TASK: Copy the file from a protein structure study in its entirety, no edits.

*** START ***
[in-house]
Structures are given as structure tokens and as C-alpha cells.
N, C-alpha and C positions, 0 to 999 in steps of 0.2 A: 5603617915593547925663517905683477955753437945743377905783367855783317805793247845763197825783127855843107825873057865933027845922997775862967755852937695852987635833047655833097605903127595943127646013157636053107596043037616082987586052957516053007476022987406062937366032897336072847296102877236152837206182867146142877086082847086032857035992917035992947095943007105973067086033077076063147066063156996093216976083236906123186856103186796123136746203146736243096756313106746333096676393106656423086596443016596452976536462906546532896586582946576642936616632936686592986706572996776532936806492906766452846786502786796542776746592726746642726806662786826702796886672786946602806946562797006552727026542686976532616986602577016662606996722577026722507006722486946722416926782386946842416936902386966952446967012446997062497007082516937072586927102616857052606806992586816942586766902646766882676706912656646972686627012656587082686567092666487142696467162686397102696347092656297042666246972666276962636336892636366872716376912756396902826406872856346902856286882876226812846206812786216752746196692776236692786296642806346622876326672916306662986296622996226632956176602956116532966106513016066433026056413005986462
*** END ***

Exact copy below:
[in-house]
Structures are given as structure tokens and as C-alpha cells.
N, C-alpha and C positions, 0 to 999 in steps of 0.2 A: 5603617915593547925663517905683477955753437945743377905783367855783317805793247845763197825783127855843107825873057865933027845922997775862967755852937695852987635833047655833097605903127595943127646013157636053107596043037616082987586052957516053007476022987406062937366032897336072847296102877236152837206182867146142877086082847086032857035992917035992947095943007105973067086033077076063147066063156996093216976083236906123186856103186796123136746203146736243096756313106746333096676393106656423086596443016596452976536462906546532896586582946576642936616632936686592986706572996776532936806492906766452846786502786796542776746592726746642726806662786826702796886672786946602806946562797006552727026542686976532616986602577016662606996722577026722507006722486946722416926782386946842416936902386966952446967012446997062497007082516937072586927102616857052606806992586816942586766902646766882676706912656646972686627012656587082686567092666487142696467162686397102696347092656297042666246972666276962636336892636366872716376912756396902826406872856346902856286882876226812846206812786216752746196692776236692786296642806346622876326672916306662986296622996226632956176602956116532966106513016066433026056413005986462